When the state Department of Transportation unveiled its plans to widen the Beltline in West Raleigh last summer, members of the N.C. State University Club found that exit ramps would swallow most of their parking lot, part of their par-3 golf course and all eight of their tennis courts.
Across the highway, Meredith College would lose at least 13.5 acres of parking and athletic fields that are earmarked for future expansion, as well as find the western edge of its campus lined with highway bridges, berms and light poles.
Thousands of people affiliated with the club and the college let NCDOT have it, flooding the department with emails, letters and online comments imploring the road builders to spare their institution.
So NCDOT engineers went back to work and have now come out with new plans that require less real estate. The University Club, which had expected to give up at least 17 acres to the highway, now stands to lose about 12, said Anna Maria Taylor, the immediate past president of the club’s board.
“We got five acres back,” Taylor told club members last week. “That is a huge win for us.”
Meredith hasn’t calculated how many acres it got back, but new drawings show the state taking considerably less of the athletic fields and none of the parking lot.
“We’re pleased that they’ve worked to reduce the impact to us,” said Craig Barfield, Meredith’s vice president for business and finance. “The DOT folks have been good about keeping us in touch. They’ve heard us; they’ve been listening to us.”
The planned reconfiguration of the Hillsborough Street and Wade Avenue interchanges is part of a $450 million project to widen the last four-lane section of Interstate 440 to six lanes between Wade Avenue in Raleigh and Walnut Street in Cary. It will coincide with construction of an underpass to carry Blue Ridge Road under Hillsborough Street and the N.C. Railroad tracks near the State Fairgrounds. NCDOT expects construction to begin in the spring or summer of 2019 and take three years to complete.
The new drawings for the interchanges aren’t necessarily the finished product; the companies that win the contract to build the road will craft the final designs. NCDOT’s versions are a starting point for the four teams of contractors that are expected to bid on the project this summer, who will be judged in part on whether they can use even less land.
When they drew up their original plans, NCDOT engineers set out to lengthen the entrance and exit ramps and eliminate the crisscrossing of entering and exiting traffic, which slows things down and results in accidents. They also wanted to allow drivers to go between Hillsborough and Wade without having to get on the Beltline.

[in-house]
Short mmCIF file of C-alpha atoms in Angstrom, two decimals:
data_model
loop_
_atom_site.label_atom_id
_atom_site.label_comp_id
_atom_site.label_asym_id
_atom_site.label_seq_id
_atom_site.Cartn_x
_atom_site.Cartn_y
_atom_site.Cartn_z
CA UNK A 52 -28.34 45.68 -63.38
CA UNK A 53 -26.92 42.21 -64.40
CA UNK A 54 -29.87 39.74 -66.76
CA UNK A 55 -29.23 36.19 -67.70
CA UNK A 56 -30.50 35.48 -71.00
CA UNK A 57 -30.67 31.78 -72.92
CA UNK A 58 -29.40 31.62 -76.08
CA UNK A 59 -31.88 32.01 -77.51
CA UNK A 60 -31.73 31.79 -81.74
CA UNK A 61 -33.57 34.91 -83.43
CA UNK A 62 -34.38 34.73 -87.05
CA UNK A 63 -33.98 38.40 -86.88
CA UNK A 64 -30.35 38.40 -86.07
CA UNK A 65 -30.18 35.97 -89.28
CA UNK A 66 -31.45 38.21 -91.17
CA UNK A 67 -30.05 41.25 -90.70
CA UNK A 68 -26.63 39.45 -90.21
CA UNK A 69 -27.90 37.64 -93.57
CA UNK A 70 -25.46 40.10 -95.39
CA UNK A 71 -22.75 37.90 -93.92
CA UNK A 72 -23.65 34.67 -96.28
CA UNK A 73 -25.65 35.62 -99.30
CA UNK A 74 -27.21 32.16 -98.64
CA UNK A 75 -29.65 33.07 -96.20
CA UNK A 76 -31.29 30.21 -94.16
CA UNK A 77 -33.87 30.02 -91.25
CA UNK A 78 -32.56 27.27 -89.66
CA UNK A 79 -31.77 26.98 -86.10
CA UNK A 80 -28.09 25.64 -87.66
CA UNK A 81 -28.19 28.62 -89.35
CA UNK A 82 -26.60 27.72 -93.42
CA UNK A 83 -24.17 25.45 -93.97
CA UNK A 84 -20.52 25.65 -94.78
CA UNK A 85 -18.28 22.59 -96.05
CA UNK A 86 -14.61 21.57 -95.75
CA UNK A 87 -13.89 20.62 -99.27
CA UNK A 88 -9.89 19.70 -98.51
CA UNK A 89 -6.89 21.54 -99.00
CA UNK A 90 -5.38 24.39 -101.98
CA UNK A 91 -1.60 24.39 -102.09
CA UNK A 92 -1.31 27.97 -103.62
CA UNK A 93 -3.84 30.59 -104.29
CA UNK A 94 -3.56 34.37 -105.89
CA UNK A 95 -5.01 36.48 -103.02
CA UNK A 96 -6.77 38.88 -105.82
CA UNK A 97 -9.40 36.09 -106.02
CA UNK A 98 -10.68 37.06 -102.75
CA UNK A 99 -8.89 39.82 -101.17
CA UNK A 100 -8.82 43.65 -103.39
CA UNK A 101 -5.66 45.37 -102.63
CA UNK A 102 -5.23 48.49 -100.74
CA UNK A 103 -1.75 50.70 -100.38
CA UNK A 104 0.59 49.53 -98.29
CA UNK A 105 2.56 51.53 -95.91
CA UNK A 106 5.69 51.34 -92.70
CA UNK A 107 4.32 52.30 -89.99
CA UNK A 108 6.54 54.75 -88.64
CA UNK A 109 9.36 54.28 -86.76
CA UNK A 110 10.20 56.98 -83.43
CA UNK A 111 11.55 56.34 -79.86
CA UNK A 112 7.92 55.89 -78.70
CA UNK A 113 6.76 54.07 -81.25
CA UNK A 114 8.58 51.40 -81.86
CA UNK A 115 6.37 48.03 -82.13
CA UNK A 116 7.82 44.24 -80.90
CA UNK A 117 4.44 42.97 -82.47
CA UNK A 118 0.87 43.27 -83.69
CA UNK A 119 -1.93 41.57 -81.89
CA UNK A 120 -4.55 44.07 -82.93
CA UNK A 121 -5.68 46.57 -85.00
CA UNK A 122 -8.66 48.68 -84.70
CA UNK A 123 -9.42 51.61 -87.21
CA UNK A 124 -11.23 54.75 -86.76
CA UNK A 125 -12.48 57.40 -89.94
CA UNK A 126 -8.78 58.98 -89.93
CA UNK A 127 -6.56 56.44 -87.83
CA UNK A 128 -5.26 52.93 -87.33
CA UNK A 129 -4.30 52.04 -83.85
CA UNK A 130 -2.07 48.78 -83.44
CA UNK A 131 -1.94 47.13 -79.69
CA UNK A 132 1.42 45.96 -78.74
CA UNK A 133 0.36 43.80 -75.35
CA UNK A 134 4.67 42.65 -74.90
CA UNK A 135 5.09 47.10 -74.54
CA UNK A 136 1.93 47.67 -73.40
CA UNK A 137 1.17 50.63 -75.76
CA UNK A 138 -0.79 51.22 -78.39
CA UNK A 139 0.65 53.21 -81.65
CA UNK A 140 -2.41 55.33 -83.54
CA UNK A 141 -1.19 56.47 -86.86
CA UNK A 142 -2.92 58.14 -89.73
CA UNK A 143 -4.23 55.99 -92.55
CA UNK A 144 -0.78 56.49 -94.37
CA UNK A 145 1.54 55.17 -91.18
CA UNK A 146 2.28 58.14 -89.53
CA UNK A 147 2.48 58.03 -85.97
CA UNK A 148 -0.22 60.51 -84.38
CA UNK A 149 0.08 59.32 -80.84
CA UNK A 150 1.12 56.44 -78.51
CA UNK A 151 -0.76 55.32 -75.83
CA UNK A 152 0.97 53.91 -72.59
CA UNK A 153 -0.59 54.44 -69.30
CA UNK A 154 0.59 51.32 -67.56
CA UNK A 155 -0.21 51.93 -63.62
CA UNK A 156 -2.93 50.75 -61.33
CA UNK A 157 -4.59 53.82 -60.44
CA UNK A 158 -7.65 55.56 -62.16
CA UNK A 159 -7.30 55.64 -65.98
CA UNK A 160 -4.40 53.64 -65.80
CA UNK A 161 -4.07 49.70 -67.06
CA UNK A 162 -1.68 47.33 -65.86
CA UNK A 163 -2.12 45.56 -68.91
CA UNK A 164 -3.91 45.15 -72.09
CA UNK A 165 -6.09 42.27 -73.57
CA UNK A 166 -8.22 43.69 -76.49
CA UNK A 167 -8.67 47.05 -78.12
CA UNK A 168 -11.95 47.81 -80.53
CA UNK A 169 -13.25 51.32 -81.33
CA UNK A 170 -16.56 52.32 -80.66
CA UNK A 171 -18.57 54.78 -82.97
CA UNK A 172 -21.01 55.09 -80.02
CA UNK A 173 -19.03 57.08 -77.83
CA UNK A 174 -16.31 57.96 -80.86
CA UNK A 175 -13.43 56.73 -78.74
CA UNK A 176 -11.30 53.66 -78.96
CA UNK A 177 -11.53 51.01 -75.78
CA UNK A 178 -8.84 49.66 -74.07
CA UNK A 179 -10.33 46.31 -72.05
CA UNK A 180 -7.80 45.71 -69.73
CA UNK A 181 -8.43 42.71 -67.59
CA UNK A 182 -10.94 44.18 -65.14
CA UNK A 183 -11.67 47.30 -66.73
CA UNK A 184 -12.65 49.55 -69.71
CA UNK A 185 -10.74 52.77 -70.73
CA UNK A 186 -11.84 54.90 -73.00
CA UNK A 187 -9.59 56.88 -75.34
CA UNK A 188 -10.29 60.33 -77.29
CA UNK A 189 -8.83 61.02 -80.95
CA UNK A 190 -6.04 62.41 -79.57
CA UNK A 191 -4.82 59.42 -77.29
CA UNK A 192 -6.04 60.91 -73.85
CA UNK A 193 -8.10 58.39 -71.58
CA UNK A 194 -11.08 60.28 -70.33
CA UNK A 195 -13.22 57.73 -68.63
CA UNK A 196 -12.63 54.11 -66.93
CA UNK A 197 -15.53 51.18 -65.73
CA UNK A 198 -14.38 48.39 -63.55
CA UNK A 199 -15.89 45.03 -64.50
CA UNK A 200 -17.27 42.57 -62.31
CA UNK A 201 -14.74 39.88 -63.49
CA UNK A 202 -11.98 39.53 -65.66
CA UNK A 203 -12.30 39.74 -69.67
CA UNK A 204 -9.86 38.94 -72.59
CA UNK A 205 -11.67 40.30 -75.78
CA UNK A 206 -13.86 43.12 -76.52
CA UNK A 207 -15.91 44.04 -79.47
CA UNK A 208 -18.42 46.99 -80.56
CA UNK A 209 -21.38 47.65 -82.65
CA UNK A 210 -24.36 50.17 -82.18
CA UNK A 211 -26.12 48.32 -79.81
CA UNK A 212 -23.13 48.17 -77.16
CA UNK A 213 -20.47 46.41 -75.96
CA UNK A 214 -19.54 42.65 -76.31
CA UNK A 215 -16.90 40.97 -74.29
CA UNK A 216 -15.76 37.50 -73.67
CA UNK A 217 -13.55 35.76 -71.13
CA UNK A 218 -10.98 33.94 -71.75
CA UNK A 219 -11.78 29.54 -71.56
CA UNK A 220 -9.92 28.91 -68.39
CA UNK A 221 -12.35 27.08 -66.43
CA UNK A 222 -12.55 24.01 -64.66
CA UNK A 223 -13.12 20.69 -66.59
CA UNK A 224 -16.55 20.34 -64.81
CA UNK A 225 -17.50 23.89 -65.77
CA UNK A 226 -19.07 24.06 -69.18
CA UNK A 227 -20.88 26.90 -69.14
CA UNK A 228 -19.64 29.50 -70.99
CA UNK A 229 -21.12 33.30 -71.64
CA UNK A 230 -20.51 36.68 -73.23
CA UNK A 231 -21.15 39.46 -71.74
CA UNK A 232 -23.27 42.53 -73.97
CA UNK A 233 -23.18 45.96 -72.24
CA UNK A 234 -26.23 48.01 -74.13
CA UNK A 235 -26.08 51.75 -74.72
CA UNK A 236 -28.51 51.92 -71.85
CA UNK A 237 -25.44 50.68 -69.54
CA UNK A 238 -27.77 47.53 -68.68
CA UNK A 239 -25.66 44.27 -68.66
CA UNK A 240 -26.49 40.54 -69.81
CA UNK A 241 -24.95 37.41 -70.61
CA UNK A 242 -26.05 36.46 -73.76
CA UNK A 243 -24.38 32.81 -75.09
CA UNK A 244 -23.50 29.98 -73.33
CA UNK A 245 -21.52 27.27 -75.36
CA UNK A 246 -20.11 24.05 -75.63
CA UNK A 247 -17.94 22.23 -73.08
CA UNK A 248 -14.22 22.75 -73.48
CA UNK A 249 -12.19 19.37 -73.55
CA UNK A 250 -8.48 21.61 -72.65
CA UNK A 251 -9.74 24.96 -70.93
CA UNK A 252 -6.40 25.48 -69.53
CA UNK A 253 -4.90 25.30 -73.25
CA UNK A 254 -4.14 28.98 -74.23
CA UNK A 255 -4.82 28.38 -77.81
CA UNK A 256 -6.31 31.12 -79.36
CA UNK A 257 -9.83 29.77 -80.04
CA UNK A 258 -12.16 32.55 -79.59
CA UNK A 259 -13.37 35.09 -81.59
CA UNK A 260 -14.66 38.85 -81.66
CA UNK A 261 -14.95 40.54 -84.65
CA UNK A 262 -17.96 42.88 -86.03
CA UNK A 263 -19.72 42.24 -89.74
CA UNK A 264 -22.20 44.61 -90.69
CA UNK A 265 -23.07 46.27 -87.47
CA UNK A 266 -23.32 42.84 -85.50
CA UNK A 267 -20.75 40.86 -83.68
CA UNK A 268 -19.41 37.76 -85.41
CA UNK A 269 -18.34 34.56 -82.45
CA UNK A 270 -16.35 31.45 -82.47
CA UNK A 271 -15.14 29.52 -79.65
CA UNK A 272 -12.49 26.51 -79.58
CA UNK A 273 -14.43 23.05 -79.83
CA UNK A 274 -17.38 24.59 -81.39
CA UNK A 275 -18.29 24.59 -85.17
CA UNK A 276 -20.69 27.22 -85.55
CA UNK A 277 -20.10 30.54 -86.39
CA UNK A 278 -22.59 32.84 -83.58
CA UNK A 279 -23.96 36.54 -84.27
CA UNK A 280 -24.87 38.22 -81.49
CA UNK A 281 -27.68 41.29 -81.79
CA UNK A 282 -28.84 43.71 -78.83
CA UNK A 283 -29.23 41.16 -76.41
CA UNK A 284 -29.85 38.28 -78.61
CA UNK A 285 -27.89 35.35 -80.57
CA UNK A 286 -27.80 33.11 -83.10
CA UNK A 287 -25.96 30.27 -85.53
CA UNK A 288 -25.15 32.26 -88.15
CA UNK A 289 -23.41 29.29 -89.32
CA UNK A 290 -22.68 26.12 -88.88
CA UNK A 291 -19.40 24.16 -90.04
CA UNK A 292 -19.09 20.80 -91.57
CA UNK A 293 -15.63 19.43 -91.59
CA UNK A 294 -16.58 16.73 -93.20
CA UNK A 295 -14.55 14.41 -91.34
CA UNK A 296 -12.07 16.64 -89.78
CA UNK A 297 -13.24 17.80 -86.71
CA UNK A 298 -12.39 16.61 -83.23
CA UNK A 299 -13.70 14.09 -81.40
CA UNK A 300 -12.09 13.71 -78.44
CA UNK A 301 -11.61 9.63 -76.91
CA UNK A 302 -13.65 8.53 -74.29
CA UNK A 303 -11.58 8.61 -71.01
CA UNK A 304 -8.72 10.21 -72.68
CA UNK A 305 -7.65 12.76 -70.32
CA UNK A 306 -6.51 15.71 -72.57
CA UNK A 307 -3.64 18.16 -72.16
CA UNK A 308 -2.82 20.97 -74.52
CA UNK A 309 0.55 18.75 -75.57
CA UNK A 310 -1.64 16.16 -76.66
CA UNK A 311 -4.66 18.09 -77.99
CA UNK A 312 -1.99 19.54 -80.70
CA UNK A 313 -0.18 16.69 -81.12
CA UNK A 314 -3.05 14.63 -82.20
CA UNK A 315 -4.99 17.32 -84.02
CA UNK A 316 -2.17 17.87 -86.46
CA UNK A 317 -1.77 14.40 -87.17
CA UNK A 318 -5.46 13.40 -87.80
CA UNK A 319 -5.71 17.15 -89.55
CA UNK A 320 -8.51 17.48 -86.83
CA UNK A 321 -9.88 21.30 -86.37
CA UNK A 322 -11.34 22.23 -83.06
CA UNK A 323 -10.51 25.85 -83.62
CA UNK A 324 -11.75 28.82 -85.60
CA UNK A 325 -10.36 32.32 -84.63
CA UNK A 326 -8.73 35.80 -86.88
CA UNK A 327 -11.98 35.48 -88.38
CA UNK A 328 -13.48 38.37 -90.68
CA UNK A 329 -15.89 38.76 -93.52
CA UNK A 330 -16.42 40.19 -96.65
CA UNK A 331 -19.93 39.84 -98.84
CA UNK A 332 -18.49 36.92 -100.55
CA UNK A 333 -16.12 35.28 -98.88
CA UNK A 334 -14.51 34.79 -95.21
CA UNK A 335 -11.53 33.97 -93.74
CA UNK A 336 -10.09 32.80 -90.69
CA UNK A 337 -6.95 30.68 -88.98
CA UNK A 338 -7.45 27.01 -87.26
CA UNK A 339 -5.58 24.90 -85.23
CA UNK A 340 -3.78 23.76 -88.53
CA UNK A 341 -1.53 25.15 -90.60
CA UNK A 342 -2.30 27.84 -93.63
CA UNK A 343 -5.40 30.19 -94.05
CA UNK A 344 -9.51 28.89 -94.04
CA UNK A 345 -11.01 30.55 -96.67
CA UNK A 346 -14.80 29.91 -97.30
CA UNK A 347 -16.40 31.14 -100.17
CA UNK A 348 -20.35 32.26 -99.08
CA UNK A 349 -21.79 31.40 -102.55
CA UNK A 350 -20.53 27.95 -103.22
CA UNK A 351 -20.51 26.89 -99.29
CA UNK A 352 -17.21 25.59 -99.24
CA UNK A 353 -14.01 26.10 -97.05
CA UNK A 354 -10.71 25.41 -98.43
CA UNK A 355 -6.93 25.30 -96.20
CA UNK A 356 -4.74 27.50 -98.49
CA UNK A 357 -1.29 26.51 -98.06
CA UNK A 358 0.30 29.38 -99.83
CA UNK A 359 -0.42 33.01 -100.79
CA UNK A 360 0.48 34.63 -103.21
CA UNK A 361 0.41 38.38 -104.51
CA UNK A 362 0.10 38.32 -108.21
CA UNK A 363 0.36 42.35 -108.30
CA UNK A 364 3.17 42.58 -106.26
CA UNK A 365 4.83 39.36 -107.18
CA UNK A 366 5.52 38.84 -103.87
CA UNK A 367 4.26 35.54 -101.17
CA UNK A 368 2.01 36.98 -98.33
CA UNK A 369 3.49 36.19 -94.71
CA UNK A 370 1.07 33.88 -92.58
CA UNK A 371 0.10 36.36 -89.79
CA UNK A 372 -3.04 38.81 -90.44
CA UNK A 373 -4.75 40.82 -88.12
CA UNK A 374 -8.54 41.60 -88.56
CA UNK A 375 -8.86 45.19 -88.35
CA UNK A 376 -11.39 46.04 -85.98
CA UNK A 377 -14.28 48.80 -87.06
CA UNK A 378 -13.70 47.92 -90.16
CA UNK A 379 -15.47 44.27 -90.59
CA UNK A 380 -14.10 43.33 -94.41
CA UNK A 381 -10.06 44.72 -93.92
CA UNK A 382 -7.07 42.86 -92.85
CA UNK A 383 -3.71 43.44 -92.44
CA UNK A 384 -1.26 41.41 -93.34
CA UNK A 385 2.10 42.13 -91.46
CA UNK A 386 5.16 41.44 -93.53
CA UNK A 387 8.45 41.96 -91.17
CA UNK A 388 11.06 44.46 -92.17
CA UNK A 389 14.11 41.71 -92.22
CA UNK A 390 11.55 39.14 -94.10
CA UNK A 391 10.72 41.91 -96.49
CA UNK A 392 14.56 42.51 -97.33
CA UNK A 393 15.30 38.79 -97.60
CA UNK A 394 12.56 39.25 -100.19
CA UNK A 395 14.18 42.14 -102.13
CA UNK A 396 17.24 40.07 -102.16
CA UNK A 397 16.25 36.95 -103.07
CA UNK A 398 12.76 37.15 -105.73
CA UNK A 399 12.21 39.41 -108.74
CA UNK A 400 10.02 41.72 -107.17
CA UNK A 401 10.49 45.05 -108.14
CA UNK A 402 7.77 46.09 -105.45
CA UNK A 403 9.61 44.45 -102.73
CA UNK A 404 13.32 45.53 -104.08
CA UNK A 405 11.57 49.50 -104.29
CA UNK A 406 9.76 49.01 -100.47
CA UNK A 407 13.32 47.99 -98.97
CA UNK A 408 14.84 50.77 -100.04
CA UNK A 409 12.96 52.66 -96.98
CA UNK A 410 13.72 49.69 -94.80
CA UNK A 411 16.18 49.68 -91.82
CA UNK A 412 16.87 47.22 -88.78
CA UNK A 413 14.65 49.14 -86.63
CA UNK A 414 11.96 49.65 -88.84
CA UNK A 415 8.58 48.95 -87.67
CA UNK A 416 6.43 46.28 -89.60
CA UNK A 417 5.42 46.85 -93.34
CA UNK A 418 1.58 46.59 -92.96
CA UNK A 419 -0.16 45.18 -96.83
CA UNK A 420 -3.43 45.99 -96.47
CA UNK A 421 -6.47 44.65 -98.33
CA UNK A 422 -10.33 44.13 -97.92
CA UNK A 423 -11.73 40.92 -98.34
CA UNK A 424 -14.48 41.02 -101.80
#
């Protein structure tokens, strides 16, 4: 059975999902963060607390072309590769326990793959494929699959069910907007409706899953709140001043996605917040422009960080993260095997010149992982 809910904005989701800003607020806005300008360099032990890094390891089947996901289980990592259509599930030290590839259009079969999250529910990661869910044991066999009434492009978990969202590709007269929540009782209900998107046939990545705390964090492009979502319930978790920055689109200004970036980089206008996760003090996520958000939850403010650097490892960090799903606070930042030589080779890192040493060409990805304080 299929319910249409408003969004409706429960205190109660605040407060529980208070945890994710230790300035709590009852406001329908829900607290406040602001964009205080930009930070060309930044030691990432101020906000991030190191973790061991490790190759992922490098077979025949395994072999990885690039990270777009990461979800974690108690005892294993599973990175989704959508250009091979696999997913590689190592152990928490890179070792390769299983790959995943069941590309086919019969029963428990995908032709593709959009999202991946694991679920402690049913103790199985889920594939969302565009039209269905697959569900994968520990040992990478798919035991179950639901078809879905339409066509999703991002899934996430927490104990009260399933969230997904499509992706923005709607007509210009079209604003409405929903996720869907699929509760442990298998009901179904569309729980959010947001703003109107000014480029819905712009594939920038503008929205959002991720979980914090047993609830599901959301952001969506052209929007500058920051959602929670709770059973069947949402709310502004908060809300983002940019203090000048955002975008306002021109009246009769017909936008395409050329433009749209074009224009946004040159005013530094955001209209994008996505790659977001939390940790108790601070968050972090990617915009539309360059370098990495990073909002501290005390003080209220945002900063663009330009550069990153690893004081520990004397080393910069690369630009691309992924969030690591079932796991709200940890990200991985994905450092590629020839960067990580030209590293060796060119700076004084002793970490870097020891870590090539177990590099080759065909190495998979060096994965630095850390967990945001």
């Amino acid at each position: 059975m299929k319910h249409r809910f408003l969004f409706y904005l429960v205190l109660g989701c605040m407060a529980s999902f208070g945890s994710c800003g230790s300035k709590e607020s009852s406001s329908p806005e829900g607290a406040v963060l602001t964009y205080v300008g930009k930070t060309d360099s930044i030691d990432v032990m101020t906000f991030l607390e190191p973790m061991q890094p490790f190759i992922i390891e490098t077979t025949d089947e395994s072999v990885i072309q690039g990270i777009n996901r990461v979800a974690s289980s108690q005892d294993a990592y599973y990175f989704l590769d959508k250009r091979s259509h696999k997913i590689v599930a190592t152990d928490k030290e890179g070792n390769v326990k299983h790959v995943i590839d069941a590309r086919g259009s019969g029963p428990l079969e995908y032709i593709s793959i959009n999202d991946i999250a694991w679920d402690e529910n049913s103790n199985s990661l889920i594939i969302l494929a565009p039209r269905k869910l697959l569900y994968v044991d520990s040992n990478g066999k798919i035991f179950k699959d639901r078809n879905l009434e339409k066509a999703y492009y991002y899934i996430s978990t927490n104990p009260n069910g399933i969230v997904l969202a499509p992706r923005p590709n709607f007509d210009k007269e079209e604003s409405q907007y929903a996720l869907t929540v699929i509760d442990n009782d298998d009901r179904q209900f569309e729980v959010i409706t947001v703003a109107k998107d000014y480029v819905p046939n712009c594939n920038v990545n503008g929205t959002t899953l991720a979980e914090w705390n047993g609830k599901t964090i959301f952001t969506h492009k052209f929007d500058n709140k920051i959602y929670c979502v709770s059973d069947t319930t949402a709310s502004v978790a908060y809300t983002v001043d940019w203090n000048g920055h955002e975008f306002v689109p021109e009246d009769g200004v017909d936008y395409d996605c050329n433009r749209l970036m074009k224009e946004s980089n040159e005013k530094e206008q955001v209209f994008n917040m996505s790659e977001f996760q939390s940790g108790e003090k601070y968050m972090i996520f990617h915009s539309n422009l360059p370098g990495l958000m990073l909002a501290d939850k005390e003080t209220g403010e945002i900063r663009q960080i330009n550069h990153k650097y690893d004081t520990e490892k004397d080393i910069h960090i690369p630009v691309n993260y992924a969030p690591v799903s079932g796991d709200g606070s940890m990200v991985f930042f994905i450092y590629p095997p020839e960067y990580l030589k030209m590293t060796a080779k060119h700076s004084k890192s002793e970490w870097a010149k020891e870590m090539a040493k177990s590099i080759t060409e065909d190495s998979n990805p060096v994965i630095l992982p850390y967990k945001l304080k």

The new designs still achieve those goals. But NCDOT engineers use retaining walls and tighter loops to reduce the footprint, says Joey Hopkins, the division engineer in charge of the project. They also replaced a long, curving ramp from eastbound Wade Avenue onto westbound I-440 with two right turns and a traffic light.
"That by itself accounts for most of that five acres" that the club gets back, Hopkins said.
The designs NCDOT presented last summer were preliminary, Hopkns said, and it's only right that the department acted on the feedback it received.
"For both the University Club and Meredith, there are major impacts.," he said. "So we knew that we had to sit down with them and hear their concerns and see what we could do to address them as much as possible.”
The NCDOT drafted two new versions of the Hillsborough Street and Wade Avenue interchanges: One that keeps the Reedy Creek greenway trail on the western edge of the Meredith campus, and another that moves it along Faircloth Street and Wade Avenue before hooking up with the existing trail near the Beltline. The location of the trail has not been settled yet, Hopkins said.
At a public hearing on the project last August, members of the University Club told NCDOT that losing their tennis courts and parking lot to an exit ramp that would pass a few dozen yards from their pool could force the club to close.
Now club leaders no longer consider the NCDOT’s plans a threat to its survival. The new design provides a bigger buffer for the pool and spares some of the tennis courts and more of the golf course, giving the club more room to reconfigure its campus. Club members have begun sketching out plans for building new parking and tennis courts elsewhere on the property.
Club leaders credit the impassioned pleas of their members and others, including Meredith College students and alumni, with prodding the state to revise its plans.
“If you don’t believe in the public process, this shows you that it works,” Taylor said. “We feel a lot more confident now.”